Taxi cameras cause public unease in east Chinese province (2)

16:34, September 20, 2010      

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Li Ning, a local taxi driver, supported the installation of the cameras. "Working at nights can be very dangerous for us. Without such protection, I would avoid taking drunk men and idle punks. Those people might cause trouble and could even jeopardize the drivers' life," he said.

The device has been quite popular with taxi drivers, which can be partly attributed to its installation being free as advertising on the LED screens at the rear will cover it.

Wang Yuanyuan, an employee of a public institution, is one of a few residents who supported the move, as she thought the monitoring would help passengers retrieve their goods left behind in taxis.

This idea was confirmed by the Taxi Management Department. Yao said that through a GPS monitoring platform, police can locate a taxi within five minutes after receiving an emergency call, including its route, time and speed. If a passenger forgot to get the taxi fare receipt, police can find the taxi based on the time of drop-off and destination.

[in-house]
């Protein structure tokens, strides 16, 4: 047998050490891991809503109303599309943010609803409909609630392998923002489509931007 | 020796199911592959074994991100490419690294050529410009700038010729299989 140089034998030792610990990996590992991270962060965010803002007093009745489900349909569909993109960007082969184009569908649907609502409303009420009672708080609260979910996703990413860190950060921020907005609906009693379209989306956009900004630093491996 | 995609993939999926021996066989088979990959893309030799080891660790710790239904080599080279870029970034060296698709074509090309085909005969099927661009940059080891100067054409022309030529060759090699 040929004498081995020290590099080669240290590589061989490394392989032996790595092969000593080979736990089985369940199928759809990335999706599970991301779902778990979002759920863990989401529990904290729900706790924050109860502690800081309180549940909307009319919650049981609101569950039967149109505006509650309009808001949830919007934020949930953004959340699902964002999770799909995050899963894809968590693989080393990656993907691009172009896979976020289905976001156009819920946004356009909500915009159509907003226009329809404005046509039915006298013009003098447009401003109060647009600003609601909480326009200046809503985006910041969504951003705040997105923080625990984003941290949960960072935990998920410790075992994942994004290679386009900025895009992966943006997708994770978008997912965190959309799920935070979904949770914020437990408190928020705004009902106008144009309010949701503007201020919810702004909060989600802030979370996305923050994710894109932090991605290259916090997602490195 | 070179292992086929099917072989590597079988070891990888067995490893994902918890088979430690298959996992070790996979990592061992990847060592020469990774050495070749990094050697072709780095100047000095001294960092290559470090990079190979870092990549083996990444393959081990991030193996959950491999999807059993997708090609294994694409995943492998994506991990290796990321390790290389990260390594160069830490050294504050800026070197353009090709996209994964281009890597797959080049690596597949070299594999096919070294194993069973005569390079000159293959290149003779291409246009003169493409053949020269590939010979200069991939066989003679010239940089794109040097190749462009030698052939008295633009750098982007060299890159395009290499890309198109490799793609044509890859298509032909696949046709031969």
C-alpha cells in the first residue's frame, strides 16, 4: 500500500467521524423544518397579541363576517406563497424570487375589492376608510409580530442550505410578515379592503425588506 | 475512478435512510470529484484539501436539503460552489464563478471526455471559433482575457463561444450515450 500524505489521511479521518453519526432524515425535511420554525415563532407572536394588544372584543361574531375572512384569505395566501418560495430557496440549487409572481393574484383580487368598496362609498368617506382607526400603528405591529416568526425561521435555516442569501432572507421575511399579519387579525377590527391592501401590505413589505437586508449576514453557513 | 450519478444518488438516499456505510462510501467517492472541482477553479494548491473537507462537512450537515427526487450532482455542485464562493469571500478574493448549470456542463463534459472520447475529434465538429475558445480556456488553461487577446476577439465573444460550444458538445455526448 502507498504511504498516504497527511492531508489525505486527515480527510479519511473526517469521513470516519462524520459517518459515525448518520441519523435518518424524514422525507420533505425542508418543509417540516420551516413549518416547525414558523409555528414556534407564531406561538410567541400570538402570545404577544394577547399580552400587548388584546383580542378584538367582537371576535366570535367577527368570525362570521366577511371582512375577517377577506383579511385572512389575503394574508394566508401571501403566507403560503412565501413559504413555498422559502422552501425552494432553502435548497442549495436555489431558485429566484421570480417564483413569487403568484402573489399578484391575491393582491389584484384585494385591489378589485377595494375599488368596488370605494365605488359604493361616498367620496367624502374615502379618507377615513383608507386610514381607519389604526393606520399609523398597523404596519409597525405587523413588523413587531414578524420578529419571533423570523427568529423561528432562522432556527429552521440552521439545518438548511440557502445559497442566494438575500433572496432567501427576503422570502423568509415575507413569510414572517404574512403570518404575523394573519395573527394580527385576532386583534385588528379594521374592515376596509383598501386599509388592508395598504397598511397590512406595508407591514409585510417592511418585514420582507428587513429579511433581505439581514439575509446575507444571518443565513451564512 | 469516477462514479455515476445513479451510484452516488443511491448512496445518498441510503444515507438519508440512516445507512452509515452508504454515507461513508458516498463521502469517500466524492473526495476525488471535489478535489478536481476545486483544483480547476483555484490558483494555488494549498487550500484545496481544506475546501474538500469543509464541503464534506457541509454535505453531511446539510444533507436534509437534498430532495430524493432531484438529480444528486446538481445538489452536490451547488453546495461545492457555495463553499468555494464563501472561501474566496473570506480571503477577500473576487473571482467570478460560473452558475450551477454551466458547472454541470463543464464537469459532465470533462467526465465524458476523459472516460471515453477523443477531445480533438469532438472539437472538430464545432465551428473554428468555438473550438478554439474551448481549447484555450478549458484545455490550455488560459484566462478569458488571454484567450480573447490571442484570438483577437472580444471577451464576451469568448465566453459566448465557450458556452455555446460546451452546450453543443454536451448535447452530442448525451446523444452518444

Even so, most residents oppose the move. Yang Yu, a university student of Wuhu City, questioned whether there wasn't another way to keep taxis safe.

"I feel like I'm being watched by someone, and my privacy violated. I think there must be more passenger-friendly ways," said Yang.

Lawyer Wang Jun with the Huida Law Firm of Anhui Province told Xinhua that taxis were different from other public transport means such as buses and subway trains. "Taxis are a more personal transport means, because passengers pay for the particular time in the taxi," he said.

If passengers' audio-visual records were disclosed or spread for profits, then the passenger's privacy and other rights would be violated, said Wang.

According to the Taxi Management Department, all relevant records will be kept for a month. Only police officers can request to see the camera recording when necessary.
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